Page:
Gov. Charlie Baker on Friday issued a proclamation declaring June 19, 2020 as “Juneteenth Independence Day” in the Commonwealth of Massachusetts. Celebrated each year on June 19, Juneteenth commemorates the end of slavery in the United States, and is an opportunity to reflect on the need to continue working toward racial justice.
“Juneteenth is a chance for us all to reflect on this country’s painful history of slavery and the systemic impact that racial injustice continues to have today,” said Gov. Charlie Baker. “It is also an opportunity to recommit ourselves to the goal of creating a more equal and just society. As our country continues the national conversation around racial injustice, it is especially important that we recognize Juneteenth. I look forward to working with our legislative colleagues to recognize this important day more widely going forward.”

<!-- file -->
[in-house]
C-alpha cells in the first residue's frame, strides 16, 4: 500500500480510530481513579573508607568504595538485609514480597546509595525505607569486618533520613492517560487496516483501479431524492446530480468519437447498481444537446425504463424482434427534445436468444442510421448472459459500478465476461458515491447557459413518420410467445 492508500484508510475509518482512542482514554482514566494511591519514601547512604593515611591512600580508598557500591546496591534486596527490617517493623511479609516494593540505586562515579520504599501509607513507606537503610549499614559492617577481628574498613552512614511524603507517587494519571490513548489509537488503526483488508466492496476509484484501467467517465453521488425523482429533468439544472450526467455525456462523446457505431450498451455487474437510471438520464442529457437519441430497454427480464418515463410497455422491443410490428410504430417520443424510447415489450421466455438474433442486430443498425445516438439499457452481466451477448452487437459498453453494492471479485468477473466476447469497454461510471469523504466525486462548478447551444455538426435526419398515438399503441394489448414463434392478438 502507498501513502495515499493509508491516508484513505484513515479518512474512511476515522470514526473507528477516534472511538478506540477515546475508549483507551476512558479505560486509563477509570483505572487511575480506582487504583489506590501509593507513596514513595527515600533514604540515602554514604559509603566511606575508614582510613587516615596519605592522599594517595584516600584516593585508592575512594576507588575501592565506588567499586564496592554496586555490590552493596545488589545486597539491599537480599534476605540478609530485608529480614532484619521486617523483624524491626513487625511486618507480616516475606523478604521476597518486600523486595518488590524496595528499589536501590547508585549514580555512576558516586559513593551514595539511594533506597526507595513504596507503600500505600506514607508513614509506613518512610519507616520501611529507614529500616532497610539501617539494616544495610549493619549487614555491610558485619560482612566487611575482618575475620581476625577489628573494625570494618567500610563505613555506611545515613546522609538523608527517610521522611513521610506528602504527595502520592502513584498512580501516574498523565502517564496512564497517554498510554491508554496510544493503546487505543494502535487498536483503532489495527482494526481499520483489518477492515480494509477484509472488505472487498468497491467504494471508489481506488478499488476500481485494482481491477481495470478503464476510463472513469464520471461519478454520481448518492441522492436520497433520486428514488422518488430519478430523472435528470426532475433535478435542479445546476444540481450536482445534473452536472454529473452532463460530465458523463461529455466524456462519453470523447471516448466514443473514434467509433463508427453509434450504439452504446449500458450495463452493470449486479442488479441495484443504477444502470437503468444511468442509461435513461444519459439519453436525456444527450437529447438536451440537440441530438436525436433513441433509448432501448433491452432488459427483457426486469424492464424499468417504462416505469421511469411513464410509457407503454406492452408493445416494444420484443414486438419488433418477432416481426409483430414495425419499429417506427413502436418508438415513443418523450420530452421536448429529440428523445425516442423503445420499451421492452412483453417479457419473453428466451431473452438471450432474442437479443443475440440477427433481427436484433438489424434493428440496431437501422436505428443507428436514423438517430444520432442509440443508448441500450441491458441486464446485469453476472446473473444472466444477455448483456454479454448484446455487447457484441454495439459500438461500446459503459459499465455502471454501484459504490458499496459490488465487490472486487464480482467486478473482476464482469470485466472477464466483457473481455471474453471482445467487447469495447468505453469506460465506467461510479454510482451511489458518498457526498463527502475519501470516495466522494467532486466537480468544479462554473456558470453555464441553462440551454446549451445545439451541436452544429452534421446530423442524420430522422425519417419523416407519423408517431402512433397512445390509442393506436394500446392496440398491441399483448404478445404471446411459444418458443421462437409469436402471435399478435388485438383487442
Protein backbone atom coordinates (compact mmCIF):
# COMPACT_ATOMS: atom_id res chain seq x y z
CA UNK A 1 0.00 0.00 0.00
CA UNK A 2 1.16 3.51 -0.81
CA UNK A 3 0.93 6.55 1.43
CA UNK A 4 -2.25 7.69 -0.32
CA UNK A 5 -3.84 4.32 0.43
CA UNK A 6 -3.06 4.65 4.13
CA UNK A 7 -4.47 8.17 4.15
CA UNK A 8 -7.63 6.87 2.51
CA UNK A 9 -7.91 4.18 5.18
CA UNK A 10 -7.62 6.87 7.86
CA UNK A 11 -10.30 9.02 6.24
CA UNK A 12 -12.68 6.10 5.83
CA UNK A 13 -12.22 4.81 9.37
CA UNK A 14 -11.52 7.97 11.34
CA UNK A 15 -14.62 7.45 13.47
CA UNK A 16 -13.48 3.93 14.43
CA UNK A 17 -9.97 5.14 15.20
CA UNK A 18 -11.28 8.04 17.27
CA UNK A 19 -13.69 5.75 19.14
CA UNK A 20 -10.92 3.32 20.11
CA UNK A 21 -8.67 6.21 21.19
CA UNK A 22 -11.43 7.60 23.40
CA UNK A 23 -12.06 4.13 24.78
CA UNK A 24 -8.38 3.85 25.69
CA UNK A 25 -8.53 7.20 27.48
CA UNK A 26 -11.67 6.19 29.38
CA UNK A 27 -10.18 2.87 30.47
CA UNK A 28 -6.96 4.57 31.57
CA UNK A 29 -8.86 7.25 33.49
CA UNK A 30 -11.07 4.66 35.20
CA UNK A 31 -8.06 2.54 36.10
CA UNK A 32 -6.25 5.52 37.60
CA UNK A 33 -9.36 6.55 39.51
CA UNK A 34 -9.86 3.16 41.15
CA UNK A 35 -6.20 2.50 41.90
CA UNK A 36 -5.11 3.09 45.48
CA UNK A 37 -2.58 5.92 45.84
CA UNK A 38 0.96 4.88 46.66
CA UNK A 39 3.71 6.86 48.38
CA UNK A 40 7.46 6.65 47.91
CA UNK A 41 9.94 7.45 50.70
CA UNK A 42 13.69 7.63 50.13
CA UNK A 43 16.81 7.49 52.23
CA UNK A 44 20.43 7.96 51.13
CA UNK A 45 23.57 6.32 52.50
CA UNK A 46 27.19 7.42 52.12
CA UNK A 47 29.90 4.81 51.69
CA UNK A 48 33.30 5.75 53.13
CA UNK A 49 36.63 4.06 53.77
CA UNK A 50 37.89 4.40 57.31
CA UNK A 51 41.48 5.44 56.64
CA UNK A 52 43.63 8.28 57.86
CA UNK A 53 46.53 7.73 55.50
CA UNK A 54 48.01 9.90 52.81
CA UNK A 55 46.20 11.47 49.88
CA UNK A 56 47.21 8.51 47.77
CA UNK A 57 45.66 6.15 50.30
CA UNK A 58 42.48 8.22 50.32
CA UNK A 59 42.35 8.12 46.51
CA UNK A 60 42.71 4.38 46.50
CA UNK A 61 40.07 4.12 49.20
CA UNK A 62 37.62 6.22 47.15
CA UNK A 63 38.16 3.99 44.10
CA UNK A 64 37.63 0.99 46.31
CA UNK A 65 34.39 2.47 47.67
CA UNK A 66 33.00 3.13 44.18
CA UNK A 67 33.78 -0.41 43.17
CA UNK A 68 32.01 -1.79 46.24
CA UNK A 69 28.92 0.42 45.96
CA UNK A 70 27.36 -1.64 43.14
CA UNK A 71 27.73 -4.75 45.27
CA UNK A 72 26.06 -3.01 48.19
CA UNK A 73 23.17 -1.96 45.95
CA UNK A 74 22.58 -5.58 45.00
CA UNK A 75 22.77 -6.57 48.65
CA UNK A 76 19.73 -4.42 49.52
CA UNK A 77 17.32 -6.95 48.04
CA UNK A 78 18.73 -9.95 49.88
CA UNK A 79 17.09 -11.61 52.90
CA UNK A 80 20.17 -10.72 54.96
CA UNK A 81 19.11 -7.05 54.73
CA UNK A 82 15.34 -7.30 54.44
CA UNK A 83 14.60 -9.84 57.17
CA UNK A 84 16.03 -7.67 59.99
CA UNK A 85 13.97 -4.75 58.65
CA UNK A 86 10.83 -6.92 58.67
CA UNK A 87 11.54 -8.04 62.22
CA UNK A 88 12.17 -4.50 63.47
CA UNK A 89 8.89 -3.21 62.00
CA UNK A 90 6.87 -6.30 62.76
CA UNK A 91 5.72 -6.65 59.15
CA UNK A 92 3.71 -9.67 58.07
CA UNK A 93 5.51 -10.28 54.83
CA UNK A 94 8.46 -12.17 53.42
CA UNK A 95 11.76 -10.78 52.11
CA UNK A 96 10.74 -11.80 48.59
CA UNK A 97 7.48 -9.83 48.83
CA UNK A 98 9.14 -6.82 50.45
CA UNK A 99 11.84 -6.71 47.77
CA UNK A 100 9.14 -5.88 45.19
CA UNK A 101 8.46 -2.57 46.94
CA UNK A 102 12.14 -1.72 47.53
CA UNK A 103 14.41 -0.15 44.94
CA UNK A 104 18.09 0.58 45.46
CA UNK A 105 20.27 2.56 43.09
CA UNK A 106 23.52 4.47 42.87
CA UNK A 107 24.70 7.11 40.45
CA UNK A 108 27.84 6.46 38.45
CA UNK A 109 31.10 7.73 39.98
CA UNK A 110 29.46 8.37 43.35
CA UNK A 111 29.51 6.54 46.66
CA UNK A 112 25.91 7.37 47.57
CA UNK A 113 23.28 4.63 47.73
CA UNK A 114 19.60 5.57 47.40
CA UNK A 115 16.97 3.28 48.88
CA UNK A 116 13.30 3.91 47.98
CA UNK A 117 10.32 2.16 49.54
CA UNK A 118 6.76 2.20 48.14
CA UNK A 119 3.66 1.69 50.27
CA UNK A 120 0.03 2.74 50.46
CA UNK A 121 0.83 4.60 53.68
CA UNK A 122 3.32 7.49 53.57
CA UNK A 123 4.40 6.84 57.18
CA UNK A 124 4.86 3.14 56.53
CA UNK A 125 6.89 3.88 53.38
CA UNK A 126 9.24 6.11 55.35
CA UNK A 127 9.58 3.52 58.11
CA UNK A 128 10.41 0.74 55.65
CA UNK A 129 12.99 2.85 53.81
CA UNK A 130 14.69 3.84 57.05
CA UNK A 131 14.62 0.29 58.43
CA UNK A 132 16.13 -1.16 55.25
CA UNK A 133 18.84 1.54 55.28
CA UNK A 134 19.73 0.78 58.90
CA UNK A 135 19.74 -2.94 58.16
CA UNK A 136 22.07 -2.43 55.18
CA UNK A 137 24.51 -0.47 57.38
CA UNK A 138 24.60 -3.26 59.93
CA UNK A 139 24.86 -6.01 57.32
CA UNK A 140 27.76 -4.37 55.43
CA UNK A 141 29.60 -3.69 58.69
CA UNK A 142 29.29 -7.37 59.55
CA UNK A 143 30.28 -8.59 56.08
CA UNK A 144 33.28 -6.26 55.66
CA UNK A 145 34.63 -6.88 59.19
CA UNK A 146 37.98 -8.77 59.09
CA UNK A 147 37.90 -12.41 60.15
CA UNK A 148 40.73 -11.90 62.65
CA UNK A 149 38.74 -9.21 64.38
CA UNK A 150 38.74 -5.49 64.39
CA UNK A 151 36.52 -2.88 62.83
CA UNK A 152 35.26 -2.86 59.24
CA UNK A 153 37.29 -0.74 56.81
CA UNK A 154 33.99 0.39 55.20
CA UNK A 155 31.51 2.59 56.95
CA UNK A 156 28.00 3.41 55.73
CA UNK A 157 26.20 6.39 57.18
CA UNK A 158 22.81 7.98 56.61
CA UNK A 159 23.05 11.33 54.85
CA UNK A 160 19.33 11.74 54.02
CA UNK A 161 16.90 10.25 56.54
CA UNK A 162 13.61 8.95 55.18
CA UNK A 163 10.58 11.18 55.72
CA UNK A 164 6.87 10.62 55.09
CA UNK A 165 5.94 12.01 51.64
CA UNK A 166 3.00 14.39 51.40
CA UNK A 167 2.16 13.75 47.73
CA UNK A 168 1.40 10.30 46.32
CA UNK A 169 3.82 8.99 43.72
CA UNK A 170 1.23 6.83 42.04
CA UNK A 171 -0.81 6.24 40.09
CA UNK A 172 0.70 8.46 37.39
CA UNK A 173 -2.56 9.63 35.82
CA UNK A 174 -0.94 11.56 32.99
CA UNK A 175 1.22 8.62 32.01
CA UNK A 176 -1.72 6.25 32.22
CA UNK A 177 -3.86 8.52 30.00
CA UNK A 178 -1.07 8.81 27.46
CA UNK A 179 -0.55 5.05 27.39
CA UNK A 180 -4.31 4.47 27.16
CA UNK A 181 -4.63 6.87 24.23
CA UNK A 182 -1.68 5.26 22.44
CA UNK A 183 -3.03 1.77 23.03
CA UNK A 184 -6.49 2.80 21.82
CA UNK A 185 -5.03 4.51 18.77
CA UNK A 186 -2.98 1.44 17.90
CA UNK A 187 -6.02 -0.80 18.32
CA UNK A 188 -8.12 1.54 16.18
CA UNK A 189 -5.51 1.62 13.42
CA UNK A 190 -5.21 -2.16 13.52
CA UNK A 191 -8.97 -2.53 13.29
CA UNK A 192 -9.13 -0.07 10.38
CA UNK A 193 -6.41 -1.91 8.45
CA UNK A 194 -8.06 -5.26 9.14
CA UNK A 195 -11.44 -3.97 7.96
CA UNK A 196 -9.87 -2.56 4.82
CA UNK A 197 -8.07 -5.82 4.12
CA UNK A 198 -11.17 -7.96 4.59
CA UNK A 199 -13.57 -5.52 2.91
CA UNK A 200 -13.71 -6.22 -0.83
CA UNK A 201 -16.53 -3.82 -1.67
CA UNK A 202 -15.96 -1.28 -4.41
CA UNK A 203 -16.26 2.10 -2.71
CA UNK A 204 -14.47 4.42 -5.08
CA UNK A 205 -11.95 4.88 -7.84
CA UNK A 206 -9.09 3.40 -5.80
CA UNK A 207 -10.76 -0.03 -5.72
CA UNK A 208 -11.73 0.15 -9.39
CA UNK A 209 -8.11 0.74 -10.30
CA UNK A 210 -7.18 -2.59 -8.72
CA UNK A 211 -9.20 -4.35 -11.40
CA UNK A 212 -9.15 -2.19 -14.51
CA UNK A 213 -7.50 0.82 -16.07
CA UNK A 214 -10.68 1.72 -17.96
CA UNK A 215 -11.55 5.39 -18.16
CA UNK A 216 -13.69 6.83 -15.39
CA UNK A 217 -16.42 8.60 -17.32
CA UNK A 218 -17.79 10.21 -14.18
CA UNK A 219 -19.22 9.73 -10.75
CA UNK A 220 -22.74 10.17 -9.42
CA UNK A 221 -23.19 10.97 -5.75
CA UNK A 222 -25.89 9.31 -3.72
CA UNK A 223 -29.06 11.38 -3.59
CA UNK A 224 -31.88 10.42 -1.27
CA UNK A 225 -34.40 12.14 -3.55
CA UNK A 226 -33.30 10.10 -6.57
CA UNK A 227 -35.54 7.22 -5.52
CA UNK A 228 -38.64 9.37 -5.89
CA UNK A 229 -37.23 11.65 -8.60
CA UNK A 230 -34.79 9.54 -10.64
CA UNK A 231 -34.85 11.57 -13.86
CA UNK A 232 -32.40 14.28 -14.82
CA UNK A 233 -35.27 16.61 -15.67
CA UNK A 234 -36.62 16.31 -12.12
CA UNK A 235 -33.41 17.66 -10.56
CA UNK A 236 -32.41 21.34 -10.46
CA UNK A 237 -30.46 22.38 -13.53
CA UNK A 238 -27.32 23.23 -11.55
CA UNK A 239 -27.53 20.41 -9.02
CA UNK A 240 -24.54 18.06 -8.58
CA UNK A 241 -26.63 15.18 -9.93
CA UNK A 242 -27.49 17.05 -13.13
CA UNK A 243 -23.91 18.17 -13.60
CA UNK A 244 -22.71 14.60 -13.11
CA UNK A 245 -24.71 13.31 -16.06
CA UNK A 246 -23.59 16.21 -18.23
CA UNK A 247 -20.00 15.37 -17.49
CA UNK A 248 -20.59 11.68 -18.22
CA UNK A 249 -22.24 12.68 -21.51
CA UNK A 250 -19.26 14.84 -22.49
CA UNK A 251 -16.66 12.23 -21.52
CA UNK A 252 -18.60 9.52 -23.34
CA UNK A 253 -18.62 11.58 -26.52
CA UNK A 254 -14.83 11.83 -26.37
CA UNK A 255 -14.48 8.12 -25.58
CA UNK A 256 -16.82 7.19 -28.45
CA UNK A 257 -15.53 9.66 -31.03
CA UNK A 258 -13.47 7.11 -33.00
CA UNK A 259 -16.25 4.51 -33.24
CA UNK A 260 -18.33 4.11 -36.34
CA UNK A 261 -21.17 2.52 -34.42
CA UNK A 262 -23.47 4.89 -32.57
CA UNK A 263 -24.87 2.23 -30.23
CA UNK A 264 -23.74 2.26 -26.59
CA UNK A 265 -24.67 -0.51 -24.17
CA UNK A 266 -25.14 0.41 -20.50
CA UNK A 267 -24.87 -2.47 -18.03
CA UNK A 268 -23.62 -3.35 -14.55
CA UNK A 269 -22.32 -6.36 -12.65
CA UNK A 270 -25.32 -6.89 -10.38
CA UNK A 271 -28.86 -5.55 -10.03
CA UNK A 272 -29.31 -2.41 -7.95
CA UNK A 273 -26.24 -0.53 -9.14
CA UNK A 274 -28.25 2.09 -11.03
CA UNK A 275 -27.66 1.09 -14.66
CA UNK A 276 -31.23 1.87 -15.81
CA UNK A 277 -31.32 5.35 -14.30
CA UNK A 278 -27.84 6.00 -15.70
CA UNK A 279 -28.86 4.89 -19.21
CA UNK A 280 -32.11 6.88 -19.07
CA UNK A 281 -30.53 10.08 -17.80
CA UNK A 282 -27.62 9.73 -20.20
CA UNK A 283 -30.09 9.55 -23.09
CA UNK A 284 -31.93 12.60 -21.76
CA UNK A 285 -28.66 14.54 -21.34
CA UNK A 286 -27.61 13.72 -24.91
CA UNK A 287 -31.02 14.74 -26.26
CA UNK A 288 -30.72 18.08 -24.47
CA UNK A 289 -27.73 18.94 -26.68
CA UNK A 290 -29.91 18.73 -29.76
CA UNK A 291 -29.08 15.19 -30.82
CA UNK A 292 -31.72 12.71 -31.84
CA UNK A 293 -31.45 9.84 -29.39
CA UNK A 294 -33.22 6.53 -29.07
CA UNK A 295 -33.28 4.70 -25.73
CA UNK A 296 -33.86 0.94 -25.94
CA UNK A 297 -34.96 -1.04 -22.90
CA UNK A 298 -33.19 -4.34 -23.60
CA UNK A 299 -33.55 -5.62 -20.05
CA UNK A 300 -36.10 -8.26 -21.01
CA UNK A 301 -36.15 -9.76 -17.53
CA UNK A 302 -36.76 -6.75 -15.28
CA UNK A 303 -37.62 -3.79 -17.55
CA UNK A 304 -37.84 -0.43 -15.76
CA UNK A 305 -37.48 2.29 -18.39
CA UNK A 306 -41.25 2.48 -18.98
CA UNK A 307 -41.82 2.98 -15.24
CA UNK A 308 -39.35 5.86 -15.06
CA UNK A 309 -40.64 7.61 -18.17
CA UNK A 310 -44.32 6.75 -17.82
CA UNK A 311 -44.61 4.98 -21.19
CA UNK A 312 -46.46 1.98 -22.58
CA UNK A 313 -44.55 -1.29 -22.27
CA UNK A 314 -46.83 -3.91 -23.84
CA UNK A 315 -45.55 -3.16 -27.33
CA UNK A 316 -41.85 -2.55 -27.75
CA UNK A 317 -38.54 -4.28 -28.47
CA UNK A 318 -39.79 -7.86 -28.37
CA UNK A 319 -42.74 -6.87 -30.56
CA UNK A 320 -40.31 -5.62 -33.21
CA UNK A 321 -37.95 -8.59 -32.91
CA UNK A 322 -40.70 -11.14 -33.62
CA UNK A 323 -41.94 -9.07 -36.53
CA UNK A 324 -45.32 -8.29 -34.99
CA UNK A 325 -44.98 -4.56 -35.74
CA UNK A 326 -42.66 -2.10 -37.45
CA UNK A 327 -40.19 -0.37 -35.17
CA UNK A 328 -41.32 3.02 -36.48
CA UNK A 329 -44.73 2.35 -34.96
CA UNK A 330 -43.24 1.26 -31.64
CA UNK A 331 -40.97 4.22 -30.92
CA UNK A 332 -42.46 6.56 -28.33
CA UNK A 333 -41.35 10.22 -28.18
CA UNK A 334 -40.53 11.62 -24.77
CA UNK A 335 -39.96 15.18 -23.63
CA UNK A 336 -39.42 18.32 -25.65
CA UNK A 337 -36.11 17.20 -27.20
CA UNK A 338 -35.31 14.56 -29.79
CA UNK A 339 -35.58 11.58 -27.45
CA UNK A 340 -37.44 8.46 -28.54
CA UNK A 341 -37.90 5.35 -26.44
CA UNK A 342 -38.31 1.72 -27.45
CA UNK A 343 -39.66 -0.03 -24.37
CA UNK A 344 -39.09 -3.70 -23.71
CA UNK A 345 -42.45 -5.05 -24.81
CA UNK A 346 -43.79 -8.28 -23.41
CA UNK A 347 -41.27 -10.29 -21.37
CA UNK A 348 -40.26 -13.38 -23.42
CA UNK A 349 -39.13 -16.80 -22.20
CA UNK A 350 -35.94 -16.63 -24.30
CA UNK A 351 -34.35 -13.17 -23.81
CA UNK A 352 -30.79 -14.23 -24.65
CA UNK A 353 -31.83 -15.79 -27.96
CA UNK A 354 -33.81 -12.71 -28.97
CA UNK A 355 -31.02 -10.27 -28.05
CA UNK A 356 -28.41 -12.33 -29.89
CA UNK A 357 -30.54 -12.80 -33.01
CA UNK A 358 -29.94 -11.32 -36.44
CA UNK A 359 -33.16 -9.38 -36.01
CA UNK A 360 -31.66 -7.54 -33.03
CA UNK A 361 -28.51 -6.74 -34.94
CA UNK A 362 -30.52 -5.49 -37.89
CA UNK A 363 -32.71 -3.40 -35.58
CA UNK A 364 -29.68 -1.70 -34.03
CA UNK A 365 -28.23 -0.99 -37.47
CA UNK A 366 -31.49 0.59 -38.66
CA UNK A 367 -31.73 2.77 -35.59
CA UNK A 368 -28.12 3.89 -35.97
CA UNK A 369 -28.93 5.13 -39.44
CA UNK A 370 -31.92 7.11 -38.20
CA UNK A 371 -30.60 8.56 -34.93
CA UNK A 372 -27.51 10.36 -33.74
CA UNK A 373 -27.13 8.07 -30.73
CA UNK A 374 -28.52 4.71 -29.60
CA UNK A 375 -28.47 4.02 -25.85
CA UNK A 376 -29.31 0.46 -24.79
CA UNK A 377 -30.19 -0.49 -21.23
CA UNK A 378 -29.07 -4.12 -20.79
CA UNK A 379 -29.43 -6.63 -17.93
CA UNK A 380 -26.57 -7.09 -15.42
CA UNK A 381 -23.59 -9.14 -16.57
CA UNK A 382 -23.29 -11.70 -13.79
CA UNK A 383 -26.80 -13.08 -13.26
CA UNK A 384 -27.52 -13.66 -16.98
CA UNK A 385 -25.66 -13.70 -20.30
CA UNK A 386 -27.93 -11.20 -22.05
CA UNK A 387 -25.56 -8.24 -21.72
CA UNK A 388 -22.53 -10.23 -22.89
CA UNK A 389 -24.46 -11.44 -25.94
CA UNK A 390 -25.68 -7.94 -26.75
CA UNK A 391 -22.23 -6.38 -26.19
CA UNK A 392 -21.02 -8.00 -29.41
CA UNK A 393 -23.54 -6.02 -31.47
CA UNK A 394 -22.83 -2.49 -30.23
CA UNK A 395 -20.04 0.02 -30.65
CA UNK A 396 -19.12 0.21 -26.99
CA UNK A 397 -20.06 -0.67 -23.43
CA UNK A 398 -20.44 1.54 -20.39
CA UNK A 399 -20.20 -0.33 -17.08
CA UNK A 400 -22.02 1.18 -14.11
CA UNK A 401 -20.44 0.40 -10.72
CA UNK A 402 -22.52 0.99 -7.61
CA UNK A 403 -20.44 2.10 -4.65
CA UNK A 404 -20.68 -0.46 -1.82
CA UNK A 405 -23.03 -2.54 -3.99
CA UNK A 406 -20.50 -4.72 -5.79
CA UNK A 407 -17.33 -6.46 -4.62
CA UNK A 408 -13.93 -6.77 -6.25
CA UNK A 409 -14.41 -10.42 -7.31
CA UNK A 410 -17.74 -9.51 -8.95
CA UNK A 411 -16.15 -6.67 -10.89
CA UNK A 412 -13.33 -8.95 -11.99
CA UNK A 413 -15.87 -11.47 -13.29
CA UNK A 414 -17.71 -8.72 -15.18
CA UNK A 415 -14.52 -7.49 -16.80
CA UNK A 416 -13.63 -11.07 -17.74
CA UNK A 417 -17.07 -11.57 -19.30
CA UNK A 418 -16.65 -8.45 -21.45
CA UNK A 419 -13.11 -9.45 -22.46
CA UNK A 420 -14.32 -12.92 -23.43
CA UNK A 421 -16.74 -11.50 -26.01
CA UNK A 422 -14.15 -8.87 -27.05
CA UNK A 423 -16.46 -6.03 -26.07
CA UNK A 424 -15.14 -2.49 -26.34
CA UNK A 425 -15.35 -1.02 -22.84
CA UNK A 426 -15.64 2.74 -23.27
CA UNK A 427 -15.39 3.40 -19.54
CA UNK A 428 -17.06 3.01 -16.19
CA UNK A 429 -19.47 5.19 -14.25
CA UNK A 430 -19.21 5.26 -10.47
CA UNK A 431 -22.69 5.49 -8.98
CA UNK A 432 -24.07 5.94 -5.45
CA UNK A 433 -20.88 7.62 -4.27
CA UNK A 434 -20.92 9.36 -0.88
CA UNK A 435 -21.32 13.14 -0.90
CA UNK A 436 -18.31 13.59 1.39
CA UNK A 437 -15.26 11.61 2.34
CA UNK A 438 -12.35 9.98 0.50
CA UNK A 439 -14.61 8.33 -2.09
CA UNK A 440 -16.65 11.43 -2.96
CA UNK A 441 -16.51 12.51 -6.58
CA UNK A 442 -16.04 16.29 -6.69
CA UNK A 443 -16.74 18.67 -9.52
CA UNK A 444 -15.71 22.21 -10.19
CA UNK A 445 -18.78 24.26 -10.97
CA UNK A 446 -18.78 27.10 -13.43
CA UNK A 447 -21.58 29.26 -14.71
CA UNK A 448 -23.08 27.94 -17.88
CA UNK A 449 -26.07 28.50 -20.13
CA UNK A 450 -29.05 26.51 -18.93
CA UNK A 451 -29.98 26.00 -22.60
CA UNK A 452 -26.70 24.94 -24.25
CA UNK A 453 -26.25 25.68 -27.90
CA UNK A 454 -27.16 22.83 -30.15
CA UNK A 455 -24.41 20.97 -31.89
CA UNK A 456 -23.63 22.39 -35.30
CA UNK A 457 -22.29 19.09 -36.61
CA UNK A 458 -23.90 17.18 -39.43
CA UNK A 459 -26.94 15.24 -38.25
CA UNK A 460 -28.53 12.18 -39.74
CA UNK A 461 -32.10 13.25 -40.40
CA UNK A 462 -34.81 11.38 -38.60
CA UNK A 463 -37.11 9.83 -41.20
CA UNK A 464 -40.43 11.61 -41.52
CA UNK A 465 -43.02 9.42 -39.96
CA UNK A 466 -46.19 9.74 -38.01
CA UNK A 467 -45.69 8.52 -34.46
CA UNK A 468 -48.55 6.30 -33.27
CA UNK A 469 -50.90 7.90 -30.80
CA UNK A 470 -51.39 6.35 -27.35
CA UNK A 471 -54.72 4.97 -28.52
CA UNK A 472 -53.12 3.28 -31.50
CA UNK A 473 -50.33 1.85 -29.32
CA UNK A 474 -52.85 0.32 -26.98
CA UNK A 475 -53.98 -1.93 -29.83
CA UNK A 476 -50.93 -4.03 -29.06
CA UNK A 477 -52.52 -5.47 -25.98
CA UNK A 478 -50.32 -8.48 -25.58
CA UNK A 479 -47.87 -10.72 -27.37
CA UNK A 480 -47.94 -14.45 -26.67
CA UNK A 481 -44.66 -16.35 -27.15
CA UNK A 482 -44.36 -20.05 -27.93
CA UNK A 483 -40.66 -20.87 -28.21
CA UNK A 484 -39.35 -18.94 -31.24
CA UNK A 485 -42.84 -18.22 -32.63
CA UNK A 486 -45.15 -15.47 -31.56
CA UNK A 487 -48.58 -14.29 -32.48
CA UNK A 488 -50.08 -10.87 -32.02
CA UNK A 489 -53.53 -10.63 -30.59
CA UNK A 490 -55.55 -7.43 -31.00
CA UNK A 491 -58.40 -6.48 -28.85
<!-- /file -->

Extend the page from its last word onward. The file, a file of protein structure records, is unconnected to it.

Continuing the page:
Juneteenth is recognized each year on June 19. On that day in 1865, Major General Gordon Granger and his Union troops landed in Galveston, TX and announced that the Civil War had ended. Major General Gordon read a proclamation declaring that all enslaved people were free. The first Juneteenth was celebrated a year later in Texas and today is recognized across the country to mark this important milestone.
State Law states, “The governor shall annually issue a proclamation setting apart the nineteenth of June as Juneteenth Independence Day, to be observed on the Sunday that is closest to June 19 of each year, in recognition of June 19, 1865 when Union General Gordon Granger announced freedom for all slaves in the Southwestern United States and in recognition of the end of slavery in the United States as well as the significant contributions individuals of African descent have made to the Commonwealth and to the United States and recommending that said day be observed in an appropriate manner by the people.”